Set::Infinite  Sets of intervals
 NAME
 SYNOPSIS
 DESCRIPTION
 CONSTRUCTOR
 SET FUNCTIONS
 DENSITY METHODS
 LOGIC FUNCTIONS
 SCALAR FUNCTIONS
 OVERLOADED OPERATORS
 CLASS METHODS
 SPECIAL SET FUNCTIONS
 INTERNAL FUNCTIONS
 CAVEATS
 INTERNALS
 SEE ALSO
 AUTHOR
 COPYRIGHT
NAME
Set::Infinite  Sets of intervals
SYNOPSIS
use Set::Infinite;
$set = Set::Infinite>new(1,2); # [1..2]
print $set>union(5,6); # [1..2],[5..6]
DESCRIPTION
Set::Infinite is a Set Theory module for infinite sets.
A set is a collection of objects. The objects that belong to a set are called its members, or "elements".
As objects we allow (almost) anything: reals, integers, and objects (such as dates).
We allow sets to be infinite.
There is no account for the order of elements. For example, {1,2} = {2,1}.
There is no account for repetition of elements. For example, {1,2,2} = {1,1,1,2} = {1,2}.
CONSTRUCTOR
new
Creates a new set object:
$set = Set::Infinite>new; # empty set
$set = Set::Infinite>new( 10 ); # single element
$set = Set::Infinite>new( 10, 20 ); # single range
$set = Set::Infinite>new(
[ 10, 20 ], [ 50, 70 ] ); # two ranges
 empty set

$set = Set::Infinite>new;
 set with a single element

$set = Set::Infinite>new( 10 ); $set = Set::Infinite>new( [ 10 ] );
 set with a single span

$set = Set::Infinite>new( 10, 20 ); $set = Set::Infinite>new( [ 10, 20 ] ); # 10 <= x <= 20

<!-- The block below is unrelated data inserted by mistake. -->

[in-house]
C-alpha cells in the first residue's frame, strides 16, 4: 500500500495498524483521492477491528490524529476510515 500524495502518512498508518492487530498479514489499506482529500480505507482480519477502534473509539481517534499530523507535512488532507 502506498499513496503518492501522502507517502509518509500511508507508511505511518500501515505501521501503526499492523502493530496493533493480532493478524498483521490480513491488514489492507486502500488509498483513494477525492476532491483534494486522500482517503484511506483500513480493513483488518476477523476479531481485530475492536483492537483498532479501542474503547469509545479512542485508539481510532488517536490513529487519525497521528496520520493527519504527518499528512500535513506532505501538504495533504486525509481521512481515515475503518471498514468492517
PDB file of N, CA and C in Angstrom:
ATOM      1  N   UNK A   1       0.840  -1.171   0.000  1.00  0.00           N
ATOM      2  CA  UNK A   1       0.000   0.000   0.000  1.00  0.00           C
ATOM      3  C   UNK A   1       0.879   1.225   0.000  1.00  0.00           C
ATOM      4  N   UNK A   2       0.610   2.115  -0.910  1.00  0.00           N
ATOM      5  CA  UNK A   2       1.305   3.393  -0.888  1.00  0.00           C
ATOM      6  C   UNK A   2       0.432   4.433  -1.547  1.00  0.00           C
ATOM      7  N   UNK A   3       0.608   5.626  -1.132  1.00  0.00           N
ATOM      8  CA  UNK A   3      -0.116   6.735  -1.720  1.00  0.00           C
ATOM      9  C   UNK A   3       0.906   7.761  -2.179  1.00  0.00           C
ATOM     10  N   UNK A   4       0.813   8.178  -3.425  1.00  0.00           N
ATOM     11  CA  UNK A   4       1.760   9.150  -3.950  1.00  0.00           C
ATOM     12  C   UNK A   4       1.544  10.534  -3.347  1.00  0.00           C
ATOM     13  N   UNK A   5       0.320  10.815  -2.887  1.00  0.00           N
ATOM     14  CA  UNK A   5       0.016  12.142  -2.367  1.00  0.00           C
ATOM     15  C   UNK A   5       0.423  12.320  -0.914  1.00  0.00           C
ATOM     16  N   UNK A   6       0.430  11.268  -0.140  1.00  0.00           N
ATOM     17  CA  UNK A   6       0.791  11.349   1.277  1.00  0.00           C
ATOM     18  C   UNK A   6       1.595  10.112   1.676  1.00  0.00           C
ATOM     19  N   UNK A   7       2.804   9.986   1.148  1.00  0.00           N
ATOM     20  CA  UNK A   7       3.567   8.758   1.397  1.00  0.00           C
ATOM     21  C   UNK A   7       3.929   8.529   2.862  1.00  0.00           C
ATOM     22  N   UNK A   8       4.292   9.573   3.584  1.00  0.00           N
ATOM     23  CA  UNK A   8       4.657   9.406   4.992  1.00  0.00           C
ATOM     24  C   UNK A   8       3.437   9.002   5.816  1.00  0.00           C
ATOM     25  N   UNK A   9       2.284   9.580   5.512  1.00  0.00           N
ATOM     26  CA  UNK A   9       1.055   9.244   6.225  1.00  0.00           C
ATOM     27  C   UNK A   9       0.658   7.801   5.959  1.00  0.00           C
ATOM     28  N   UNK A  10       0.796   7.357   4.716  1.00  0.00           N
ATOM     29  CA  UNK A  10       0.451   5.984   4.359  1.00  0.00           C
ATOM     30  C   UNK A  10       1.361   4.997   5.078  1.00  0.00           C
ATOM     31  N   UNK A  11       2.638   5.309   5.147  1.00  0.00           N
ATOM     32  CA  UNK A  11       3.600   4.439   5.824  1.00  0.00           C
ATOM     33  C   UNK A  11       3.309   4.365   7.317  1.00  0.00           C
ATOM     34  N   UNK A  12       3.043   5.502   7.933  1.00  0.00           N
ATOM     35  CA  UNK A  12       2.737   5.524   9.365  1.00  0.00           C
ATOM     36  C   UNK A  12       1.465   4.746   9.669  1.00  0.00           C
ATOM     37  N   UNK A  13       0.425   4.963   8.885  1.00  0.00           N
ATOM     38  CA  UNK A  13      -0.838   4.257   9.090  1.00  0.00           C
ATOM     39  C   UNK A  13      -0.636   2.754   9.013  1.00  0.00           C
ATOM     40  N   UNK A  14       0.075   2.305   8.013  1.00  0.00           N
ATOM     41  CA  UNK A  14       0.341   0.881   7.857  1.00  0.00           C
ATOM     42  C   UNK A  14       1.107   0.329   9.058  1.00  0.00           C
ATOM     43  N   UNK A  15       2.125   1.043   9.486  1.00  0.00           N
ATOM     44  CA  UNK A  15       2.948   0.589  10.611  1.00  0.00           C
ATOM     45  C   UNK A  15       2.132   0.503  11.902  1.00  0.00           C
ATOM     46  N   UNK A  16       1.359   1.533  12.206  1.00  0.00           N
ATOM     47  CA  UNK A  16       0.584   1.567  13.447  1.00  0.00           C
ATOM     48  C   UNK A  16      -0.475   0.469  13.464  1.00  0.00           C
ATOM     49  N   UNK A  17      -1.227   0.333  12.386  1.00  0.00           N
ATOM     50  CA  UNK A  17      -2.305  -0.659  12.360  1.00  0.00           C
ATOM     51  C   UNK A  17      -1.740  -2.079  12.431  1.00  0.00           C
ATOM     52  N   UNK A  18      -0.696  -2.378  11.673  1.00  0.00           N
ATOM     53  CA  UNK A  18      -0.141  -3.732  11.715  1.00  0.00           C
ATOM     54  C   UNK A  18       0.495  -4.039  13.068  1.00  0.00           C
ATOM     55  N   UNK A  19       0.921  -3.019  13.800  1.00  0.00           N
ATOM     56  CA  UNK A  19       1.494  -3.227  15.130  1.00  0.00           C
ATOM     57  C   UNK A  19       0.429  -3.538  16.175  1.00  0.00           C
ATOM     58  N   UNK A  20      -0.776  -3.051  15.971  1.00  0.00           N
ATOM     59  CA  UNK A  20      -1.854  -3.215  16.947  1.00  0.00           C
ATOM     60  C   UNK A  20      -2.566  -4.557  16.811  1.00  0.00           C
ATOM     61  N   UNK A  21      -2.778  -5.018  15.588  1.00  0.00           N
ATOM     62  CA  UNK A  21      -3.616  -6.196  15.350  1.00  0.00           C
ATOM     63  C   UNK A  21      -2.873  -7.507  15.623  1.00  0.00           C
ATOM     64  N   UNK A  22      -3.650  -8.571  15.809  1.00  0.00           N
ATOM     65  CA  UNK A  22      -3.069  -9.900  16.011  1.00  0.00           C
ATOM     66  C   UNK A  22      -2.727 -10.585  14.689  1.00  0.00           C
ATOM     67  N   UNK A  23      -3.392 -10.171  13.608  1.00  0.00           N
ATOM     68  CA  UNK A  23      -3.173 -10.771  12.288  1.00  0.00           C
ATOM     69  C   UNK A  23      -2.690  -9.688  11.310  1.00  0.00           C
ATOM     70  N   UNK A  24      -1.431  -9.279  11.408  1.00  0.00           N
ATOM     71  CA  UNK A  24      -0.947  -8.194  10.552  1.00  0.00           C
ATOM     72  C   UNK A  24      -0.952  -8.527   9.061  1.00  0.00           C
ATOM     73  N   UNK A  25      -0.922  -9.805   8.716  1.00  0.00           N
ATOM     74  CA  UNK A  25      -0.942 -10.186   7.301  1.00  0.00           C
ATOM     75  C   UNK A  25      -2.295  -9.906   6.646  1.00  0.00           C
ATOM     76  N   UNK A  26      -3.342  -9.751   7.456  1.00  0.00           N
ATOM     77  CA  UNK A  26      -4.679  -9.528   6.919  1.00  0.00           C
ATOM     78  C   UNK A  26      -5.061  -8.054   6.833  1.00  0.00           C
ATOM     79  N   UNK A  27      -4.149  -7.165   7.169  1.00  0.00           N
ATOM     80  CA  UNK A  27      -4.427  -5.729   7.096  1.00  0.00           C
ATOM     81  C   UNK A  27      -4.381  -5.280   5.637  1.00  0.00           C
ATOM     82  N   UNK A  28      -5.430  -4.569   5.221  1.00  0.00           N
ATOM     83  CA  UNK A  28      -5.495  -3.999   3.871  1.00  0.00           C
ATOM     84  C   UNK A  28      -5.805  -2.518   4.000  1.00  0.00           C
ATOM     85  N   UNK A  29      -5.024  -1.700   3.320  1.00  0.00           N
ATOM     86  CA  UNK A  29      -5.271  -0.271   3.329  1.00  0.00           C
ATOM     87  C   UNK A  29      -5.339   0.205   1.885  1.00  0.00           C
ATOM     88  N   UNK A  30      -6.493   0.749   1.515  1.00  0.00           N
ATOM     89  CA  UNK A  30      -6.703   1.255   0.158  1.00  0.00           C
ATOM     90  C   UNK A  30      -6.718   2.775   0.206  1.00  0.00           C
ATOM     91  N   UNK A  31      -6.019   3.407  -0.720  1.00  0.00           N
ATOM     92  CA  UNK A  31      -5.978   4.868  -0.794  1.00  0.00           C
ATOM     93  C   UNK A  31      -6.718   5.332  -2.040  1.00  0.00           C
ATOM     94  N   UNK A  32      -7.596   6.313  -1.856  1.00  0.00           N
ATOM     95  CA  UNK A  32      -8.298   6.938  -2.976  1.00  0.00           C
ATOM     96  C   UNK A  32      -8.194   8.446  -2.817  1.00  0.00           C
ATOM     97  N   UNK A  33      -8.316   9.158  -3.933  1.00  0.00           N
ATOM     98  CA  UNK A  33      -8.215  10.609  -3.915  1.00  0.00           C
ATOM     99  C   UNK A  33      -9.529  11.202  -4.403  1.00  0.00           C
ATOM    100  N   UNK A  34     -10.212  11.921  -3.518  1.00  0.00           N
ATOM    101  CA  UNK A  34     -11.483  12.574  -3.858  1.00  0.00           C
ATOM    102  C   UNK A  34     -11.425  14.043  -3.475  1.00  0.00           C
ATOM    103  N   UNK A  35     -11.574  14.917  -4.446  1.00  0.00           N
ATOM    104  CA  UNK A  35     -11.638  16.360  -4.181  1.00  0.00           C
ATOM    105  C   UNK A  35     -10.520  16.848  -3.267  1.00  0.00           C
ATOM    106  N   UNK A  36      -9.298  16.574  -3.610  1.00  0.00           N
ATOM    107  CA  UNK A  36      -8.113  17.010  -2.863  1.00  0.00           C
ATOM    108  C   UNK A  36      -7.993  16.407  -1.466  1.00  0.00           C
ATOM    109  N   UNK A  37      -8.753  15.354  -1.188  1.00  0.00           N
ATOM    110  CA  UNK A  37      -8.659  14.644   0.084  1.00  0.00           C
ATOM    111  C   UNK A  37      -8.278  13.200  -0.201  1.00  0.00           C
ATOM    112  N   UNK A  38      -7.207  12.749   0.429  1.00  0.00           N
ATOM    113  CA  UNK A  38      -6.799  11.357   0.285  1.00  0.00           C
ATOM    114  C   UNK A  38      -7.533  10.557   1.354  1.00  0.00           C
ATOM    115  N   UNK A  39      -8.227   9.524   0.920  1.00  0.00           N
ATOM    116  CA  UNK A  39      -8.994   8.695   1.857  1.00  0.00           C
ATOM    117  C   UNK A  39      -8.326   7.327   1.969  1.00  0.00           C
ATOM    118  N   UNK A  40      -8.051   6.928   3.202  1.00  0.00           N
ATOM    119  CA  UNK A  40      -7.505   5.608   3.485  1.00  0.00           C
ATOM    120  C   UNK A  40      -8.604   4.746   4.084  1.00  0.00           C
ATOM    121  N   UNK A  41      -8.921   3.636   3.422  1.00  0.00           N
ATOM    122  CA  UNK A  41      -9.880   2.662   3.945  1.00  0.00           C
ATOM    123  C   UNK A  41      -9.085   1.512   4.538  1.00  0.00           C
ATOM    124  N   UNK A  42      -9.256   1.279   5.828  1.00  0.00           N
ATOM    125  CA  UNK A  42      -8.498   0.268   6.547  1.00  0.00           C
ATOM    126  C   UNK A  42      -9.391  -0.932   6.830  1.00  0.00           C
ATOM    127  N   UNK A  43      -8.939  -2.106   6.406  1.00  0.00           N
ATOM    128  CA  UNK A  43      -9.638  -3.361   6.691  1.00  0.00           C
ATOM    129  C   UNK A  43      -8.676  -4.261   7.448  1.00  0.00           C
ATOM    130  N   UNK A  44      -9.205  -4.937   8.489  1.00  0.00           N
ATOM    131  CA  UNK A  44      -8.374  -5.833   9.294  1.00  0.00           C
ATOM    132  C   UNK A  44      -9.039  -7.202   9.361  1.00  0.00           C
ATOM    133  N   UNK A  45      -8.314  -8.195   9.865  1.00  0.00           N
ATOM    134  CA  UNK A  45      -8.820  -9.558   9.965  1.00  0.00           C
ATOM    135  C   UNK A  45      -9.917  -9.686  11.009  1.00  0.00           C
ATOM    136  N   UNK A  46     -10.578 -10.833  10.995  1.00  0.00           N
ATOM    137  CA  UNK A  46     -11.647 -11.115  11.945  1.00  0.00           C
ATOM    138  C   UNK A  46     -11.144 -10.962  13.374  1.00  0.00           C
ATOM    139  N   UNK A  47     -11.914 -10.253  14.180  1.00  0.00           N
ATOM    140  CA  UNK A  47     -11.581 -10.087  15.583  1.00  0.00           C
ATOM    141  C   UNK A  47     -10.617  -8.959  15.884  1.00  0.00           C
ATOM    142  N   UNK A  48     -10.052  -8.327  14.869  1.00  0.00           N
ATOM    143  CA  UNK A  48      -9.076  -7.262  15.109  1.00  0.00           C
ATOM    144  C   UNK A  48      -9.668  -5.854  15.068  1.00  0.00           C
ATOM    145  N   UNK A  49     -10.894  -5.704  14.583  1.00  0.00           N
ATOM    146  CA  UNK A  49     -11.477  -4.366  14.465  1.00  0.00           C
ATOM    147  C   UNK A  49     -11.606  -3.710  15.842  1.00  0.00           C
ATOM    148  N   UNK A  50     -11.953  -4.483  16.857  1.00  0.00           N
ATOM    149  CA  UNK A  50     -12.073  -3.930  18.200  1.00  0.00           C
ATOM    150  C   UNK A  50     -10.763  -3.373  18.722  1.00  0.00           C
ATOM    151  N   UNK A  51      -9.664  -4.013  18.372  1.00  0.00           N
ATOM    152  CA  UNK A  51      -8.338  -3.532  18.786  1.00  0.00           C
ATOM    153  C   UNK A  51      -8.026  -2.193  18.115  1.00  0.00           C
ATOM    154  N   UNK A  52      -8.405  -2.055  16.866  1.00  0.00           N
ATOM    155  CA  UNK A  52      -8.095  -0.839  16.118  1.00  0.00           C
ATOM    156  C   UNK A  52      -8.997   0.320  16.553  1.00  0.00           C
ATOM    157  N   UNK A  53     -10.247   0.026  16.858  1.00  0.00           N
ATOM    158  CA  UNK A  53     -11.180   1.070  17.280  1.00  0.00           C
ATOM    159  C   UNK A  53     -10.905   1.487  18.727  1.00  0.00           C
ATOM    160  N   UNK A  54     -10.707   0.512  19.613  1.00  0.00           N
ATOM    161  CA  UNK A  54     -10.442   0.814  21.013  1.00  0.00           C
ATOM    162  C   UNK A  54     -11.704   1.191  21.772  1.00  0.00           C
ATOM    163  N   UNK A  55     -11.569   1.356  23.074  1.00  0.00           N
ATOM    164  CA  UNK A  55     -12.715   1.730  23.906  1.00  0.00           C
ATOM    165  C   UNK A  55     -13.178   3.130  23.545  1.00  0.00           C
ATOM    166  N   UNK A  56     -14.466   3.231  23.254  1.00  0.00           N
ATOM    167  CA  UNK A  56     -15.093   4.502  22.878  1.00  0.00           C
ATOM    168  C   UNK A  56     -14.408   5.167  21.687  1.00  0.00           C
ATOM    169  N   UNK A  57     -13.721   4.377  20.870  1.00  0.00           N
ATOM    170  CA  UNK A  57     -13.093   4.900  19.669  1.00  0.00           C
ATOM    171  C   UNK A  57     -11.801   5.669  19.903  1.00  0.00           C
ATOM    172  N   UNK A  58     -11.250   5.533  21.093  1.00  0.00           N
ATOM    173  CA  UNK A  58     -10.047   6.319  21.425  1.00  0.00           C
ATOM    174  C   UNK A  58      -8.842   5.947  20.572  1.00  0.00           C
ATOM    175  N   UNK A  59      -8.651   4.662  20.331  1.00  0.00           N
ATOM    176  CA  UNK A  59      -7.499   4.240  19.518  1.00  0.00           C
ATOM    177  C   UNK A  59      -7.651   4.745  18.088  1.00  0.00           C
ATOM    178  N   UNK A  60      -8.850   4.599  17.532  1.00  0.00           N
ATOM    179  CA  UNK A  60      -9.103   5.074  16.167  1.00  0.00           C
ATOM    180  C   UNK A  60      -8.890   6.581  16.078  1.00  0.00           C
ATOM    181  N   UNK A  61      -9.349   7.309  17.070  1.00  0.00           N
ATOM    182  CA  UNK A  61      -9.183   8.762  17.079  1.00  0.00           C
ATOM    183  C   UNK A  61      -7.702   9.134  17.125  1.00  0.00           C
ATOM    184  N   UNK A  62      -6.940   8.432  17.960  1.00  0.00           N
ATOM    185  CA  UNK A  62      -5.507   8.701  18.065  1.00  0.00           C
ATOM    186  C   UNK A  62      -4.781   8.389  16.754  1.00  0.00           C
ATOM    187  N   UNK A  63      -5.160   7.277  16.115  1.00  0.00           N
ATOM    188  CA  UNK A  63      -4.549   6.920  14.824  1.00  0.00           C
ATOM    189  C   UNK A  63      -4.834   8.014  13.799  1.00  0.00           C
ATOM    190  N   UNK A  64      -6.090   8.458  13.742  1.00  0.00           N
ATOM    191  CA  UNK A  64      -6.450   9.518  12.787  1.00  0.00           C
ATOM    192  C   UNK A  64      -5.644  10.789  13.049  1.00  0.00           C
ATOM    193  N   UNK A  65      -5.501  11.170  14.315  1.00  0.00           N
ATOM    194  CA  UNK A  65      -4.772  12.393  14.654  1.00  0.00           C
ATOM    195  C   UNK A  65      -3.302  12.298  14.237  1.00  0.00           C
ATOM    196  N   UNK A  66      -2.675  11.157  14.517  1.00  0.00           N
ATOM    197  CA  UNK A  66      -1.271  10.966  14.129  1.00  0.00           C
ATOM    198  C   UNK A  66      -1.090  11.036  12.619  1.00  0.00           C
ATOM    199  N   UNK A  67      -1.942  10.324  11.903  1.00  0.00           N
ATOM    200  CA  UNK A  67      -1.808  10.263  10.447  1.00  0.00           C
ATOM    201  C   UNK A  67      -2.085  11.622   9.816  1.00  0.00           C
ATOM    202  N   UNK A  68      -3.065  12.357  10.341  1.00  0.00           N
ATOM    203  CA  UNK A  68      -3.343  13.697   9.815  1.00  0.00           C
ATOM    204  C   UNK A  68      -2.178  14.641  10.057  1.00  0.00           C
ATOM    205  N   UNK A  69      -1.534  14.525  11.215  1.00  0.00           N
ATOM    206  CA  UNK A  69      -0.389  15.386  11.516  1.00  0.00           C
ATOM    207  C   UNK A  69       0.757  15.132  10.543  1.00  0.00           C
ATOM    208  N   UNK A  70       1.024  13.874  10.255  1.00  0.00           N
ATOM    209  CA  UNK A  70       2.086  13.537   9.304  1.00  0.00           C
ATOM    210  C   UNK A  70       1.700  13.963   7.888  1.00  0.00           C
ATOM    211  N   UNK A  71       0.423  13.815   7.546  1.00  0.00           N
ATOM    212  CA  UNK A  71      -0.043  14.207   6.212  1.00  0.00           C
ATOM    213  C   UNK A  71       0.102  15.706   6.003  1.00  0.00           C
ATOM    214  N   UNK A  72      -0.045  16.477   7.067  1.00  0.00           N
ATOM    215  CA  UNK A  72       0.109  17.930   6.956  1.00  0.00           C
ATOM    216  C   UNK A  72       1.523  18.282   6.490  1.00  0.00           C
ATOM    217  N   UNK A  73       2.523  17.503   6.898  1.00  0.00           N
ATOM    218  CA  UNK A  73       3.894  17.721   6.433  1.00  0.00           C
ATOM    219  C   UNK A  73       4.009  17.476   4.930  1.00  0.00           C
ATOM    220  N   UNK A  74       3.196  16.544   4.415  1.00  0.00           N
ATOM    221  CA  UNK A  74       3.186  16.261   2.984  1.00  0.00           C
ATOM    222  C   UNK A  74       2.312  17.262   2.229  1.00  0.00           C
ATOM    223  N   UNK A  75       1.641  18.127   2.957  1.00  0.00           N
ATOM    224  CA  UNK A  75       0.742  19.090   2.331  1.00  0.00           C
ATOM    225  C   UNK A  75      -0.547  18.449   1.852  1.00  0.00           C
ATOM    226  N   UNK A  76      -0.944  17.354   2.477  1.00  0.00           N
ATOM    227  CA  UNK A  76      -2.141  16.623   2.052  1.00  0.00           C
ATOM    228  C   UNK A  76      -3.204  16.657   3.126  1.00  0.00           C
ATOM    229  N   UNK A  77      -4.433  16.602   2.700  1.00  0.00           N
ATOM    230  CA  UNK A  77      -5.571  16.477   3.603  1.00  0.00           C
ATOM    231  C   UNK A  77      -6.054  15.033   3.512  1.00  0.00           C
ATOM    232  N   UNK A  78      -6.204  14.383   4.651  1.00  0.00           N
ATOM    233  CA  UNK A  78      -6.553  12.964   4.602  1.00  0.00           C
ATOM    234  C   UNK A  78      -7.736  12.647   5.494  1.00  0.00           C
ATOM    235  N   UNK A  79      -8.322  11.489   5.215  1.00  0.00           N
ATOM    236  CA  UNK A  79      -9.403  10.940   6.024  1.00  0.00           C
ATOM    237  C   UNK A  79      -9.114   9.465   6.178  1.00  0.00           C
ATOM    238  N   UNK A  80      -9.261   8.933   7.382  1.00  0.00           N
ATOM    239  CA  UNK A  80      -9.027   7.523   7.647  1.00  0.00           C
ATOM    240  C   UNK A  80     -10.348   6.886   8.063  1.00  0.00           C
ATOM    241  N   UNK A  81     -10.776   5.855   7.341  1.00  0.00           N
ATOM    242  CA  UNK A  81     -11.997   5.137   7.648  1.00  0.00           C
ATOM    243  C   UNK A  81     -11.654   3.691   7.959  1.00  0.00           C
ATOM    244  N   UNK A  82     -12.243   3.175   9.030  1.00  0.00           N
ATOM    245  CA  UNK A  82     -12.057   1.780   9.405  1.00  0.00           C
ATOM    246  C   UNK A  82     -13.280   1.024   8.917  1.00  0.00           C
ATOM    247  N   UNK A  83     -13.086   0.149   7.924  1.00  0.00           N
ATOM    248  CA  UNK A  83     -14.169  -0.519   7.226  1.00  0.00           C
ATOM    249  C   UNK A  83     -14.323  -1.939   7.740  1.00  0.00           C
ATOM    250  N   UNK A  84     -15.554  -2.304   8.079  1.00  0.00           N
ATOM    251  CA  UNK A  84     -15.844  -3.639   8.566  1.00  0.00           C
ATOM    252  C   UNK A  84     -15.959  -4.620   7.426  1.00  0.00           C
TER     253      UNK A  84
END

set with a single, open span

$set = Set::Infinite>new( { a => 10, open_begin => 0, b => 20, open_end => 1, } ); # 10 <= x < 20
 set with multiple spans

$set = Set::Infinite>new( 10, 20, 100, 200 ); $set = Set::Infinite>new( [ 10, 20 ], [ 100, 200 ] ); $set = Set::Infinite>new( { a => 10, open_begin => 0, b => 20, open_end => 0, }, { a => 100, open_begin => 0, b => 200, open_end => 0, } );
The new()
method expects ordered parameters.
If you have unordered ranges, you can build the set using union
:
@ranges = ( [ 10, 20 ], [ 10, 1 ] );
$set = Set::Infinite>new;
$set = $set>union( @$_ ) for @ranges;
The data structures passed to new
must be immutable. So this is not good practice:
$set = Set::Infinite>new( $object_a, $object_b );
$object_a>set_value( 10 );
This is the recommended way to do it:
$set = Set::Infinite>new( $object_a>clone, $object_b>clone );
$object_a>set_value( 10 );
clone / copy
Creates a new object, and copy the object data.
empty_set
Creates an empty set.
If called from an existing set, the empty set inherits the "type" and "density" characteristics.
universal_set
Creates a set containing "all" possible elements.
If called from an existing set, the universal set inherits the "type" and "density" characteristics.
SET FUNCTIONS
union
$set = $set>union($b);
Returns the set of all elements from both sets.
This function behaves like an "OR" operation.
$set1 = new Set::Infinite( [ 1, 4 ], [ 8, 12 ] );
$set2 = new Set::Infinite( [ 7, 20 ] );
print $set1>union( $set2 );
# output: [1..4],[7..20]
intersection
$set = $set>intersection($b);
Returns the set of elements common to both sets.
This function behaves like an "AND" operation.
$set1 = new Set::Infinite( [ 1, 4 ], [ 8, 12 ] );
$set2 = new Set::Infinite( [ 7, 20 ] );
print $set1>intersection( $set2 );
# output: [8..12]
complement
minus
difference
$set = $set>complement;
Returns the set of all elements that don't belong to the set.
$set1 = new Set::Infinite( [ 1, 4 ], [ 8, 12 ] );
print $set1>complement;
# output: (inf..1),(4..8),(12..inf)
The complement function might take a parameter:
$set = $set>minus($b);
Returns the setdifference, that is, the elements that don't belong to the given set.